Teaching kids about money
We always believe that parents play a crucial role in their youngsters’ life. They are the pillars of love, guidance, and support. They shape and mold their kids’ behavior and development as they know their immense accountability in their offsprings’ life. Parents remain as their children’s consistent mentors more than as a faithful ally because it has always been any parent’s wish that their children do well in life.
when to teach kids about money
One essential life lesson many parents try to teach their youngsters is proper money management. But how soon must elders teach their youngsters about money?
Some parents think money management is too big a topic for a young mind to handle. However, many financial books and even advisors say that as soon as children receive an allowance or keep money in a coin bank, it is the perfect time to teach them the basics of good spending and saving. Parents may start by making kids understand the vital difference between needs and wants. This concept will surely help kids make appropriate financial decisions in their young and adult life.
Needs vs. wants
To begin with, parents may describe needs as necessities like food, shelter, and clothing, while wants are everything else that isn’t crucial to one’s survival. Some examples of wants are a bigger television screen for entertainment or designer clothing for warmth and protection.
Teaching youngsters about money, though, requires constant and frequent discussion. One perfect timing is when making a purchase. It helps when elders give their children an idea why they opt for a new pair of cheaper but of the same quality pants over a branded one. Such conversation will help kids learn how factors like price, product quality, and survival needs must be considered when spending money. Frequent yet straightforward discussions between needs and wants will set children up with proper financial priorities, which will be helpful later in life.
Save money to spend
Once children already understand how to distinguish needs from wants, it’s time to go to the next level: help them save money to spend. This is how elders relate the concept of needs and desires with financial skills.
It is prudent to teach and ready kids how to fund their needs and wants. One way of doing this is by explaining to them the value of saving money. Financial consultant Fitz Villafuerte suggested one helpful way to teach kids the “three piggy banks” approach.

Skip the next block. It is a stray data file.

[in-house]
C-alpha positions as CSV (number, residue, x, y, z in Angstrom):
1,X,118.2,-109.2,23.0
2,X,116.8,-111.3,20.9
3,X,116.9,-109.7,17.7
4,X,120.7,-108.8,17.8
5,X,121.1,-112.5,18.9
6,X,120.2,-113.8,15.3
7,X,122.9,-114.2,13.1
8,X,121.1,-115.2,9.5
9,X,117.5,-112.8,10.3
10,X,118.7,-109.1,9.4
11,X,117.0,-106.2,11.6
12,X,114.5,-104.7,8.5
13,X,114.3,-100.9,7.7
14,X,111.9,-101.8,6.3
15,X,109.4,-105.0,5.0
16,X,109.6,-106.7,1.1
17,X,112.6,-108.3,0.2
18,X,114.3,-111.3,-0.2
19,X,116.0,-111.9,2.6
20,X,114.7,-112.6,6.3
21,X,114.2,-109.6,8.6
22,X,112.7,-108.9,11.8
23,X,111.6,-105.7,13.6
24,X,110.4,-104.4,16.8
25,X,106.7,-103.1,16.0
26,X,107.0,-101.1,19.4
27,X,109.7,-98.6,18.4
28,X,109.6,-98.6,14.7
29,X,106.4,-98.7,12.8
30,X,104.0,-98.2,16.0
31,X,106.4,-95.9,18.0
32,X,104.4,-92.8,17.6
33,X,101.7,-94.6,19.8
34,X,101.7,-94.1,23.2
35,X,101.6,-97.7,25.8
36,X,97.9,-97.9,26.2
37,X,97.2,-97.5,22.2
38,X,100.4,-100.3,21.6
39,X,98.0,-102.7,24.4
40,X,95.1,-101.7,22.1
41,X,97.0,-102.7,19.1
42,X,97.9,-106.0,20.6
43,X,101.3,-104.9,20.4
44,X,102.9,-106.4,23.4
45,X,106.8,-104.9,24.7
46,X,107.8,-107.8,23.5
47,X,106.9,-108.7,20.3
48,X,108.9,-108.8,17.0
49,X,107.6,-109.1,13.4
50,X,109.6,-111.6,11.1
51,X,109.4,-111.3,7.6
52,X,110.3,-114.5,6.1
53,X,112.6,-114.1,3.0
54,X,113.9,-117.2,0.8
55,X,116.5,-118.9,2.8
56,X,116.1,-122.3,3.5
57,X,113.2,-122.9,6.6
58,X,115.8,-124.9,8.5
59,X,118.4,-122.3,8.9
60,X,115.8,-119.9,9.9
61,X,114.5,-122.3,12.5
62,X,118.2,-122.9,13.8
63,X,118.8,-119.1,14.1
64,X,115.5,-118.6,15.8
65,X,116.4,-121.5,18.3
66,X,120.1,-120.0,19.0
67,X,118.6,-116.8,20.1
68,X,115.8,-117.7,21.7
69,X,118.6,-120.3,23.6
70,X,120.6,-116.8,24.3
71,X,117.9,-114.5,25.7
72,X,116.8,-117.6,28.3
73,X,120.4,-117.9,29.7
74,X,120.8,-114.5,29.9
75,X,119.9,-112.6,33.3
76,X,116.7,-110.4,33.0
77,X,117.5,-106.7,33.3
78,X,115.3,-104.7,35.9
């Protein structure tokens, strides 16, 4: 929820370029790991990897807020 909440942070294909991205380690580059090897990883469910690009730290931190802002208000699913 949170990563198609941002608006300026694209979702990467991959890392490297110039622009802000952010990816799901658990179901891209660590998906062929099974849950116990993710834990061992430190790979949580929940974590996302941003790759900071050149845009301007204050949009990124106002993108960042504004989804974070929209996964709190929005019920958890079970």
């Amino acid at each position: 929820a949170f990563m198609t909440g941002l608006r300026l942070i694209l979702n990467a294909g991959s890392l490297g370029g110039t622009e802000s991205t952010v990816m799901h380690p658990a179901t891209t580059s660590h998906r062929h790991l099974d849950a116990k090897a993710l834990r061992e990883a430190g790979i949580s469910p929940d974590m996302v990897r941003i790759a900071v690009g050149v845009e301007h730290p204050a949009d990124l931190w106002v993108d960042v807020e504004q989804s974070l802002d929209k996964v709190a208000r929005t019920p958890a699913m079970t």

the three piggy banks approach
One piggy bank contains savings for needs. A second piggy bank has savings for wants. And the third one is for charity.
Yes, giving or donating to a cause is as rewarding as saving for the needs and wants. More than supporting the causes one believes in, savings for charity also has a positive effect. It reinforces personal values, making us feel we are living true to our ethical beliefs. Teaching kids to donate likewise shows them that they can make a positive change in the world at a young age. Nurturing their innate generosity will make them grow up with a greater appreciation for what they have and what they can do for others.
The concept of savings account
After grasping the three piggy banks concept, parents eventually need to move their children to an existing savings account. And since today’s children are growing up in a digital, information-dependent world, they also need to know the basics of bank savings.
BDO makes it easy for parents and kids to open a Junior Savers Account with an affordable initial deposit and maintaining balance. Parents or guardians can set up a Junior Savers Plan to help their children grow their savings. They can also automatically deposit money from their BDO Online Banking account to their kids’ Junior Savers account based on a set schedule for transfer and the amount to be transferred.
Start them young
Knowledge of financial management is an essential skill that may help us navigate life. Teaching our kids how to handle money and instilling in them the vital habit of saving at a young age is doing them a favor and saving their future. Do it not for you but for them.
Devoted. Compassionate, Instinctive. Berlin loves to write personal narratives, thrilling discoveries, and mommy tips that make daily living the happiest. She shares the small house with her husband and their five boys.